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This eBook from the Gutenberg Project consists of approximately 47 pages of information about A Cynic Looks at Life.
in memory what, indeed, one is seldom permitted to forget:  that they were addressed to the ear; and in imagination one must hold some shadowy simulacrum of the orator himself, uttering his work.  These conditions being fulfilled there remains for application to the matter of the discourse too little attention to get much good of it, and the total effect is confusion.  Literature by which the reader is compelled to bear in mind the producer and the circumstances under which it was produced can be spared.

NATURA BENIGNA

It is not always on remote islands peopled with pagans that great disasters occur, as memory witnesseth.  Nor are the forces of nature inadequate to production of a fiercer throe than any that we have known.  The situation is this:  we are tied by the feet to a fragile shell imperfectly confining a force powerful enough under favoring conditions, to burst it asunder and set the fragments wallowing and grinding together in liquid flame, in the blind fury of a readjustment.  Nay, it needs no such stupendous cataclysm to depeople this uneasy orb.  Let but a square mile be blown out of the bottom of the sea, or a great rift open there.  Is it to be supposed that we would be unaffected in the altered conditions generated by a contest between the ocean and the earth’s molten core?  These fatalities are not only possible but in the highest degree probable.  It is probable, indeed, that they have occurred over and over again, effacing all the more highly organized forms of life, and compelling the slow march of evolution to begin anew.  Slow?  On the stage of Eternity the passing of races—­the entrances and exits of Life—­are incidents in a brisk and lively drama, following one another with confusing rapidity.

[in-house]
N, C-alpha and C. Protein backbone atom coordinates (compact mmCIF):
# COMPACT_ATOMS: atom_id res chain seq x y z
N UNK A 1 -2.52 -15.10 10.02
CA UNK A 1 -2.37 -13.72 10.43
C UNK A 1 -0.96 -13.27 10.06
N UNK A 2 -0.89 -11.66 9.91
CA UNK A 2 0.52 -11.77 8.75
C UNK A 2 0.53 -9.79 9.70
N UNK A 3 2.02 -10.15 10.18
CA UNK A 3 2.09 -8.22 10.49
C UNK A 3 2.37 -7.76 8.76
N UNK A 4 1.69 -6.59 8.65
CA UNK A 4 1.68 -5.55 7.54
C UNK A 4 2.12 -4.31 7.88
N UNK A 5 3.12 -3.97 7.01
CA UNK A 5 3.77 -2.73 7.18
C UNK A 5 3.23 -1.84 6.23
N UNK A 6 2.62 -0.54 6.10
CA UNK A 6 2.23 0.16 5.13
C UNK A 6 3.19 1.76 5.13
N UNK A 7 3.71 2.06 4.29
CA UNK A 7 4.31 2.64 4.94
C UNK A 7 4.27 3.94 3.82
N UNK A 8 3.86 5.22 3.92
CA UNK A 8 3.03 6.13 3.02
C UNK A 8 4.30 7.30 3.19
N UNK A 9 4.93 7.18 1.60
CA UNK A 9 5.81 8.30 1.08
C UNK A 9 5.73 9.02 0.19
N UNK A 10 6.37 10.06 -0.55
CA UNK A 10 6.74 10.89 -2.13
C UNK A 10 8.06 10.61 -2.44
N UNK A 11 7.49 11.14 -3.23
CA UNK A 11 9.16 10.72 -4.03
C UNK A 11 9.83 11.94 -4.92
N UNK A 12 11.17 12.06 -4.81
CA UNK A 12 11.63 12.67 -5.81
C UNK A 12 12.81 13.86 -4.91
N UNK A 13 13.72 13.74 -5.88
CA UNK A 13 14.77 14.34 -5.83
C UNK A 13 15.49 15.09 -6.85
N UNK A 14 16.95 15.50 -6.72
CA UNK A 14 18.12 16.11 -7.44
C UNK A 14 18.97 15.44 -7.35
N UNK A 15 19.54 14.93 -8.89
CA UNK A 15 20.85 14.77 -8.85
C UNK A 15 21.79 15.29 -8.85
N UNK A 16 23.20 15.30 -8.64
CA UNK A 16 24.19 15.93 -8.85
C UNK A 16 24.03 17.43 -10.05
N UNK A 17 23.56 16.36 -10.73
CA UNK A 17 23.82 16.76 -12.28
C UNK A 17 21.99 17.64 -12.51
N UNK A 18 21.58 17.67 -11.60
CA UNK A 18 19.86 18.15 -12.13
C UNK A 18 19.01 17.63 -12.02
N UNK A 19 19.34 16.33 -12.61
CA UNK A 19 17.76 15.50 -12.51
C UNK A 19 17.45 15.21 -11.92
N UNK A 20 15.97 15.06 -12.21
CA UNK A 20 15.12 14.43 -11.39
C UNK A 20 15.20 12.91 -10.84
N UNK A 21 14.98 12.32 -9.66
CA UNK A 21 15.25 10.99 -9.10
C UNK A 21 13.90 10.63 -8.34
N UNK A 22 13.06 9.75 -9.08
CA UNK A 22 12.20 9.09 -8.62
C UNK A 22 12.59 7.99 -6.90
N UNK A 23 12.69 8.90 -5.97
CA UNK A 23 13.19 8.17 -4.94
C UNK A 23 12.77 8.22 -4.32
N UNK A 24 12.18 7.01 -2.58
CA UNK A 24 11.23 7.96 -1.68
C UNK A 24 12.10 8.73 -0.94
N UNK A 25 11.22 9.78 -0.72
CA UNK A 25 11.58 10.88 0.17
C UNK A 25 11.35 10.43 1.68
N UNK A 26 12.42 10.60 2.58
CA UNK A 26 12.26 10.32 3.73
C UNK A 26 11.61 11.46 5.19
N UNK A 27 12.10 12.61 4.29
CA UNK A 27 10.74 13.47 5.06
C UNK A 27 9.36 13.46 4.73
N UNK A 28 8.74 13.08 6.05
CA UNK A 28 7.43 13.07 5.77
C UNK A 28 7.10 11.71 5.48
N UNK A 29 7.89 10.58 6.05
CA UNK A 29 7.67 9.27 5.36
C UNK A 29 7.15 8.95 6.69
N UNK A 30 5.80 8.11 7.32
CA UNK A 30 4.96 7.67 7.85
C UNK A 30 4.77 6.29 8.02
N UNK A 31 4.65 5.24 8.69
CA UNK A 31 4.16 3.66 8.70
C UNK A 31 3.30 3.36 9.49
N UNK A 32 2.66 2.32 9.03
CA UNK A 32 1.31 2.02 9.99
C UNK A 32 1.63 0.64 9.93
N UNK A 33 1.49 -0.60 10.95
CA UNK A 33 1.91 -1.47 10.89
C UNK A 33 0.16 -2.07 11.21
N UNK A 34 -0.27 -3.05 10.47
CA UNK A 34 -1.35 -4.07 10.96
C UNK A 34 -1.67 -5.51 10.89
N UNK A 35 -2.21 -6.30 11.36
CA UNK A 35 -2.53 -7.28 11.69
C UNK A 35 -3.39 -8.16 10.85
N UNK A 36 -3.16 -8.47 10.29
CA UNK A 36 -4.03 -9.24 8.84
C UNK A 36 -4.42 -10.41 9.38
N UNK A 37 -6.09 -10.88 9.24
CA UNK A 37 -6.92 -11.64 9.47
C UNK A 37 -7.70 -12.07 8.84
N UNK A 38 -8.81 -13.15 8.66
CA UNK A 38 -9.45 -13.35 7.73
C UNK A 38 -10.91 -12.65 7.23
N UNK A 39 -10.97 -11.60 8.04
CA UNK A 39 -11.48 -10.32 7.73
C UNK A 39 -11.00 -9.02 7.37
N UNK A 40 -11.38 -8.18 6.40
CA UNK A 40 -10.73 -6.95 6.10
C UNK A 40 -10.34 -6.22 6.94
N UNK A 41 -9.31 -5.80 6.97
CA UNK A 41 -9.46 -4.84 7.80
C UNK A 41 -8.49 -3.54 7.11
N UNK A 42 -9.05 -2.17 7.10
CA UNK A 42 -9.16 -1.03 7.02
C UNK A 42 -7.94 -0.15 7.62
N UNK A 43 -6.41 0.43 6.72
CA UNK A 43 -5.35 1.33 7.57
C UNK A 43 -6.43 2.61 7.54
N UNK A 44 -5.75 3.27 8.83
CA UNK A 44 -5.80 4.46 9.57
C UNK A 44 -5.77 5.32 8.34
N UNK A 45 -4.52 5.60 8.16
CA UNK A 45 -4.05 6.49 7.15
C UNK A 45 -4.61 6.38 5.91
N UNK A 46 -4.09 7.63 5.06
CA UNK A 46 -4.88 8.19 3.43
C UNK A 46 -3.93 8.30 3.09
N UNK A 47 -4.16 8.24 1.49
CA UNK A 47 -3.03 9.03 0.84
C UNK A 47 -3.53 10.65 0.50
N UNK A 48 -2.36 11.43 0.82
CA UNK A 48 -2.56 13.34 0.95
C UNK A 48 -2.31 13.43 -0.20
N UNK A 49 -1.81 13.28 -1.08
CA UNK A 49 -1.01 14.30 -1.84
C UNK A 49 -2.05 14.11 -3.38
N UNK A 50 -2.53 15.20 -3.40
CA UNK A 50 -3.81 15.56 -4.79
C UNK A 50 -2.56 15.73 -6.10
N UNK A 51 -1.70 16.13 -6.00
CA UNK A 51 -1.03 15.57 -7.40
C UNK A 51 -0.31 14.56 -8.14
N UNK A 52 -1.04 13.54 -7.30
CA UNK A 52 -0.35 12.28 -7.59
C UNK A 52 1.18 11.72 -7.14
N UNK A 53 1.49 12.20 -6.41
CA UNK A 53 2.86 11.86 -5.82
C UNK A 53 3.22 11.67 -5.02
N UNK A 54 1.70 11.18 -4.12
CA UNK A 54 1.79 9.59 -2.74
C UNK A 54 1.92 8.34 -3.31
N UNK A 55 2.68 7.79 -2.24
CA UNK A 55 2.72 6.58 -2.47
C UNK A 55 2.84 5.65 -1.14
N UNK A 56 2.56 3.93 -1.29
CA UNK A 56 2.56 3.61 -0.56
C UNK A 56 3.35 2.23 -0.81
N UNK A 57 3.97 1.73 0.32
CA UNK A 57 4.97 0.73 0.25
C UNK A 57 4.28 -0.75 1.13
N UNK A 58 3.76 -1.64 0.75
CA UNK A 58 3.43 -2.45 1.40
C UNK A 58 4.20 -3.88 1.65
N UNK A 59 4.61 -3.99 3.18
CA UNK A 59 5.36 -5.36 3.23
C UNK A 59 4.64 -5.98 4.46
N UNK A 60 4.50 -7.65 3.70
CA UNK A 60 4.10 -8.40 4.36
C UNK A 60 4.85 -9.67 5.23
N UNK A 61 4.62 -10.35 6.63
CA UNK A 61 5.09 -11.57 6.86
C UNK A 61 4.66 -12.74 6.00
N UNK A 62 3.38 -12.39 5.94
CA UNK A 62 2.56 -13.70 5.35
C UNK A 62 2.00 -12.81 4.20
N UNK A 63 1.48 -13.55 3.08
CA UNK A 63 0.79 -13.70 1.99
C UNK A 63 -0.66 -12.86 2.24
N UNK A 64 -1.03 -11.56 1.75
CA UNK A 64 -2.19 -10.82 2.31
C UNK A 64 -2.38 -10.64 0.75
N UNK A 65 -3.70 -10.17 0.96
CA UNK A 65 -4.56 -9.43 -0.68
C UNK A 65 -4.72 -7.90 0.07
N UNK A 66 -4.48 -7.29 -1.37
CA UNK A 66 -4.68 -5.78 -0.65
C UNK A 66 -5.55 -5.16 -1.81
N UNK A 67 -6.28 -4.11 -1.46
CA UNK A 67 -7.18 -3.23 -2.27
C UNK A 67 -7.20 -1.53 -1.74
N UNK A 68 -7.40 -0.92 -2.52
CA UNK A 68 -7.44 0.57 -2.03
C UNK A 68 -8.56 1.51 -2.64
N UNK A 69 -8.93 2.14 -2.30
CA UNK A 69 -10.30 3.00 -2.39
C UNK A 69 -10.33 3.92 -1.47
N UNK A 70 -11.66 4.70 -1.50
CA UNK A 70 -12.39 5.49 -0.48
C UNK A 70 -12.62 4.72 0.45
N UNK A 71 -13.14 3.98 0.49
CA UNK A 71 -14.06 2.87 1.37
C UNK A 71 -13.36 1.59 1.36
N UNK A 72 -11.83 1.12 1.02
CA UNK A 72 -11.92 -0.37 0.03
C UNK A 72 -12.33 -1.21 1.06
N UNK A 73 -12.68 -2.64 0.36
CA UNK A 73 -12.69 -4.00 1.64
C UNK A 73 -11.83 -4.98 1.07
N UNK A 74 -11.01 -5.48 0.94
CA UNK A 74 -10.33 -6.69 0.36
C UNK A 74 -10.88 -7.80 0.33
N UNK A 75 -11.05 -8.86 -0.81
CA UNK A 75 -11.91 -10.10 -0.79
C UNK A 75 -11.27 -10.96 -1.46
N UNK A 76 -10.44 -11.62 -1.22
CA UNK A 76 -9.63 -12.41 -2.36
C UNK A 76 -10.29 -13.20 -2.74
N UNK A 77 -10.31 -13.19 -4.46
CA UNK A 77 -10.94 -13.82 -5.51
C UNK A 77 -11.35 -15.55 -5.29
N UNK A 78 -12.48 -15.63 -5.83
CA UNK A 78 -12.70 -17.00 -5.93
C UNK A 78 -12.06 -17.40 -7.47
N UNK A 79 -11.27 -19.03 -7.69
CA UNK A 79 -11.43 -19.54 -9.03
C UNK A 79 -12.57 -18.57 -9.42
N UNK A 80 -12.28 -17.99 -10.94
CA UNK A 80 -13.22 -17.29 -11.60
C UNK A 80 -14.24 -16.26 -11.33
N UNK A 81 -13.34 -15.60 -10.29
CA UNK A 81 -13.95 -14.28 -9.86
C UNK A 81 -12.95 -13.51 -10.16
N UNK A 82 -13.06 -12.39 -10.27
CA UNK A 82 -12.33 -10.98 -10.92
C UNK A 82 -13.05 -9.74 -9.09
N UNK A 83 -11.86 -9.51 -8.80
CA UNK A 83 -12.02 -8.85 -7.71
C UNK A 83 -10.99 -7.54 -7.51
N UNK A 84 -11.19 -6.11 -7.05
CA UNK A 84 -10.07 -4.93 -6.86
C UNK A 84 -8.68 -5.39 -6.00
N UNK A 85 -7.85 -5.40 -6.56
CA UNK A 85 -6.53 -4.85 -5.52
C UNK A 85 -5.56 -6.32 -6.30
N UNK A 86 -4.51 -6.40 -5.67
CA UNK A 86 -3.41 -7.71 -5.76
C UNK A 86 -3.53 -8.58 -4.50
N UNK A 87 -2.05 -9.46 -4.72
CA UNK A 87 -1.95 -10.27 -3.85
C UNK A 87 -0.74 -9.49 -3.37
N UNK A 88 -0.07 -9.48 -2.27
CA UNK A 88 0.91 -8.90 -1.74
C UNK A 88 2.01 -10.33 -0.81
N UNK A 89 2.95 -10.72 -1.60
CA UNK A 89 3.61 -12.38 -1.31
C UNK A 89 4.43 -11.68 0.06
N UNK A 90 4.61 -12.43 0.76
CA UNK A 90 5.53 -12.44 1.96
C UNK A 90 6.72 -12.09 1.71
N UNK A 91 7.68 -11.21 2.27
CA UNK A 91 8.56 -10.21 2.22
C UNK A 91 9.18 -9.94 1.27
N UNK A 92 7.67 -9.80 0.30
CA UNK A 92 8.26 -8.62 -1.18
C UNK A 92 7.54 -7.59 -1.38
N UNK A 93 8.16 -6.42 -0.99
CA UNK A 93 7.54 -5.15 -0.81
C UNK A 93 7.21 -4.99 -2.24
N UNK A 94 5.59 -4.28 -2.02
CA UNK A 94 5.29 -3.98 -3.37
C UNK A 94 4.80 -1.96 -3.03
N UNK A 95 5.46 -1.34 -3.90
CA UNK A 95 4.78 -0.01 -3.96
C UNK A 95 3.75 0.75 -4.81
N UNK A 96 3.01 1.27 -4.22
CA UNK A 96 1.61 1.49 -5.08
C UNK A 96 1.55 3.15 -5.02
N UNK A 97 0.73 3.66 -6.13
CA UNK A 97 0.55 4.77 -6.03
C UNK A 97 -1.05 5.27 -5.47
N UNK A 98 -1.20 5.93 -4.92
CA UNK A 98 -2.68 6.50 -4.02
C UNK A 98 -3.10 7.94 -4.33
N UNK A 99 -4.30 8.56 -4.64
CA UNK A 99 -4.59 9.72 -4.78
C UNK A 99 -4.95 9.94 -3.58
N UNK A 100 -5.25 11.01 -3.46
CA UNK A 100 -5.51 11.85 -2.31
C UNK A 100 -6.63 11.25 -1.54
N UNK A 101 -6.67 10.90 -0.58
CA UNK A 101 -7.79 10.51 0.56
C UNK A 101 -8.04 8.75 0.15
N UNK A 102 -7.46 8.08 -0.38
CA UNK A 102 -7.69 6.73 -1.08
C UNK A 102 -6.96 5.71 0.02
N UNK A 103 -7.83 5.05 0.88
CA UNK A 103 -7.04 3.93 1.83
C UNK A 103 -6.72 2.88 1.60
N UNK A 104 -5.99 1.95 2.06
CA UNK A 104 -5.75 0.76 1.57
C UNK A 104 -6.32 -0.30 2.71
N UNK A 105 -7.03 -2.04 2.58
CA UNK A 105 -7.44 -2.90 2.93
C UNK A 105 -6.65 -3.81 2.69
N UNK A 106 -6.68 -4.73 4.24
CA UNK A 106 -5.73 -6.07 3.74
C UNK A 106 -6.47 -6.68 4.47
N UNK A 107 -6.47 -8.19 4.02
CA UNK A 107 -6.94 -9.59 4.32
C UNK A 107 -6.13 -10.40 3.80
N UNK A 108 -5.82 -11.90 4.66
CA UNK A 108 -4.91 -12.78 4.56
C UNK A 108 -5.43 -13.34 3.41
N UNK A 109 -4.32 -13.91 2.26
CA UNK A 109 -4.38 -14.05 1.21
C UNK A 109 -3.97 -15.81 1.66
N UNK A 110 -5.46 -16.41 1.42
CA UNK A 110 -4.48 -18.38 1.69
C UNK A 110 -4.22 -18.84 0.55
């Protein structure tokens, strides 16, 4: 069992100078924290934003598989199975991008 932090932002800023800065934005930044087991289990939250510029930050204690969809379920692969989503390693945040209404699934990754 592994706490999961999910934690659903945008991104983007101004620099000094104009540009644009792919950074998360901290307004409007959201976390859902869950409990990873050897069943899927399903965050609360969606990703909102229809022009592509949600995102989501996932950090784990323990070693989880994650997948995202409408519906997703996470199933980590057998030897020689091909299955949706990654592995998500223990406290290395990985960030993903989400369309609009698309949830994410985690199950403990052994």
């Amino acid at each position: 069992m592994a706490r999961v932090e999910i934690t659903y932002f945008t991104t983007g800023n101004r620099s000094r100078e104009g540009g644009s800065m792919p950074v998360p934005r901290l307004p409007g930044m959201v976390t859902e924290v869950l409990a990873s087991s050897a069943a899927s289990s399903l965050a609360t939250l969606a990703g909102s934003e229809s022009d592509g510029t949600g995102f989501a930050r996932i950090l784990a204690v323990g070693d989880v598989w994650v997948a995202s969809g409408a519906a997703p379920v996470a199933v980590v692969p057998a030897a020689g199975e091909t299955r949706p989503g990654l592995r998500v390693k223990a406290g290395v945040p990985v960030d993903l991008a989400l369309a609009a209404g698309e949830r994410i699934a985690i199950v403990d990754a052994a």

Mankind has not found it practicable to abandon and avoid those places where the forces of nature have been most malign.  The track, of the Western tornado is speedily repeopled.  San Francisco is still populous, despite its earthquake, Galveston despite its storm, and even the courts of Lisbon are not kept by the lion and the lizard.  In the Peruvian village straight downward into whose streets the crew of a United States warship once looked from the crest of a wave that stranded her a half mile inland are heard the tinkle of the guitar and the voices of children at play.  There are people living at Herculaneum and Pompeii.  On the slopes about Catania the goatherd endures with what courage he may the trembling of the ground beneath his feet as old Enceladus again turns over on his other side.  As the Hoang-Ho goes back inside its banks after fertilizing its contiguity with hydrate of China-man the living agriculturist follows the receding wave, sets up his habitation beneath the broken embankment, and again the Valley of the Gone Away blossoms as the rose, its people diving with Death.

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